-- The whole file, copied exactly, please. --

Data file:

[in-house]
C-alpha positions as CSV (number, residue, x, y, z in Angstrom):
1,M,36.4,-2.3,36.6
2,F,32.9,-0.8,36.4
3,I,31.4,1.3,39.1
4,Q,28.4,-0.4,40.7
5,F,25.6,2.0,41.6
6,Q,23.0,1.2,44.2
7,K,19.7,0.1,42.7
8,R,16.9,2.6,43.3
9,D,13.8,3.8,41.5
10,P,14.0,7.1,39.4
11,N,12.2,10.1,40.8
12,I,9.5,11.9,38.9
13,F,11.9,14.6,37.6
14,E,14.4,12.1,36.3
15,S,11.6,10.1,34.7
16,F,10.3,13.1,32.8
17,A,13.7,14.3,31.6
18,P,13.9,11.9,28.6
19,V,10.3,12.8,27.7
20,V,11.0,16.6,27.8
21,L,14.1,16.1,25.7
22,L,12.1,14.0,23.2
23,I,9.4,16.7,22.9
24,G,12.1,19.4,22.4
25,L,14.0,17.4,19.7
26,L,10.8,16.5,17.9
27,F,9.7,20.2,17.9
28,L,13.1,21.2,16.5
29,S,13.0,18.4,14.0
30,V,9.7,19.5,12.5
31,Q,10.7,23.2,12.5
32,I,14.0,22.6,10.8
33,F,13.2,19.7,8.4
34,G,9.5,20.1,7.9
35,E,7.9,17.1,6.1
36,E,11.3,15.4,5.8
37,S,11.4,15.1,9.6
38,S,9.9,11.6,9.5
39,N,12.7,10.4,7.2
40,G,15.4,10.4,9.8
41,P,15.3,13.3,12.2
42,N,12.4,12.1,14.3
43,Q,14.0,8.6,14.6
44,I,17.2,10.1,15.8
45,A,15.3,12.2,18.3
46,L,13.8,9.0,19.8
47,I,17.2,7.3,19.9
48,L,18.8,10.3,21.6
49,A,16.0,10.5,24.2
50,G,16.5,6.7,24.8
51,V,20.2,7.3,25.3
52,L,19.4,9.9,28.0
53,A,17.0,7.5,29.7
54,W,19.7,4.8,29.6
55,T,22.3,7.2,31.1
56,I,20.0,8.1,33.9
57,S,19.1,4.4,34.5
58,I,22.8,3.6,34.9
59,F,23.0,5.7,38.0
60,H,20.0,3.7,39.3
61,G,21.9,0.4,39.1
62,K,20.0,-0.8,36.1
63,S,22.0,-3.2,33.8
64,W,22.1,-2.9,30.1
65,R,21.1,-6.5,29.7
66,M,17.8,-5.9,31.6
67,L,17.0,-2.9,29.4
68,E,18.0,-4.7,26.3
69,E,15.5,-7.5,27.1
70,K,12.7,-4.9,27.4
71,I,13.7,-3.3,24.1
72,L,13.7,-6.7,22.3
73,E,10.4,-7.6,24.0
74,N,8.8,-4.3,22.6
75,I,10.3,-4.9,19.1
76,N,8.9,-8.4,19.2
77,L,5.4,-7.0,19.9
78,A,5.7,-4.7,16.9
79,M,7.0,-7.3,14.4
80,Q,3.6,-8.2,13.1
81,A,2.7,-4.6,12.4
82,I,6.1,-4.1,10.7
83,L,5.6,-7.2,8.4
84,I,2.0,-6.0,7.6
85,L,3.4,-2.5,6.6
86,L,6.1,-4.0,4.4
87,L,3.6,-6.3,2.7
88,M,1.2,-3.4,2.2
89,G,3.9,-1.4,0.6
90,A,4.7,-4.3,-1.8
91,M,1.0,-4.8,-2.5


[in-house]
C-alpha positions as CSV (number, residue, x, y, z in Angstrom):
1,M,36.4,-2.3,36.6
2,F,32.9,-0.8,36.4
3,I,31.4,1.3,39.1
4,Q,28.4,-0.4,40.7
5,F,25.6,2.0,41.6
6,Q,23.0,1.2,44.2
7,K,19.7,0.1,42.7
8,R,16.9,2.6,43.3
9,D,13.8,3.8,41.5
10,P,14.0,7.1,39.4
11,N,12.2,10.1,40.8
12,I,9.5,11.9,38.9
13,F,11.9,14.6,37.6
14,E,14.4,12.1,36.3
15,S,11.6,10.1,34.7
16,F,10.3,13.1,32.8
17,A,13.7,14.3,31.6
18,P,13.9,11.9,28.6
19,V,10.3,12.8,27.7
20,V,11.0,16.6,27.8
21,L,14.1,16.1,25.7
22,L,12.1,14.0,23.2
23,I,9.4,16.7,22.9
24,G,12.1,19.4,22.4
25,L,14.0,17.4,19.7
26,L,10.8,16.5,17.9
27,F,9.7,20.2,17.9
28,L,13.1,21.2,16.5
29,S,13.0,18.4,14.0
30,V,9.7,19.5,12.5
31,Q,10.7,23.2,12.5
32,I,14.0,22.6,10.8
33,F,13.2,19.7,8.4
34,G,9.5,20.1,7.9
35,E,7.9,17.1,6.1
36,E,11.3,15.4,5.8
37,S,11.4,15.1,9.6
38,S,9.9,11.6,9.5
39,N,12.7,10.4,7.2
40,G,15.4,10.4,9.8
41,P,15.3,13.3,12.2
42,N,12.4,12.1,14.3
43,Q,14.0,8.6,14.6
44,I,17.2,10.1,15.8
45,A,15.3,12.2,18.3
46,L,13.8,9.0,19.8
47,I,17.2,7.3,19.9
48,L,18.8,10.3,21.6
49,A,16.0,10.5,24.2
50,G,16.5,6.7,24.8
51,V,20.2,7.3,25.3
52,L,19.4,9.9,28.0
53,A,17.0,7.5,29.7
54,W,19.7,4.8,29.6
55,T,22.3,7.2,31.1
56,I,20.0,8.1,33.9
57,S,19.1,4.4,34.5
58,I,22.8,3.6,34.9
59,F,23.0,5.7,38.0
60,H,20.0,3.7,39.3
61,G,21.9,0.4,39.1
62,K,20.0,-0.8,36.1
63,S,22.0,-3.2,33.8
64,W,22.1,-2.9,30.1
65,R,21.1,-6.5,29.7
66,M,17.8,-5.9,31.6
67,L,17.0,-2.9,29.4
68,E,18.0,-4.7,26.3
69,E,15.5,-7.5,27.1
70,K,12.7,-4.9,27.4
71,I,13.7,-3.3,24.1
72,L,13.7,-6.7,22.3
73,E,10.4,-7.6,24.0
74,N,8.8,-4.3,22.6
75,I,10.3,-4.9,19.1
76,N,8.9,-8.4,19.2
77,L,5.4,-7.0,19.9
78,A,5.7,-4.7,16.9
79,M,7.0,-7.3,14.4
80,Q,3.6,-8.2,13.1
81,A,2.7,-4.6,12.4
82,I,6.1,-4.1,10.7
83,L,5.6,-7.2,8.4
84,I,2.0,-6.0,7.6
85,L,3.4,-2.5,6.6
86,L,6.1,-4.0,4.4
87,L,3.6,-6.3,2.7
88,M,1.2,-3.4,2.2
89,G,3.9,-1.4,0.6
90,A,4.7,-4.3,-1.8
91,M,1.0,-4.8,-2.5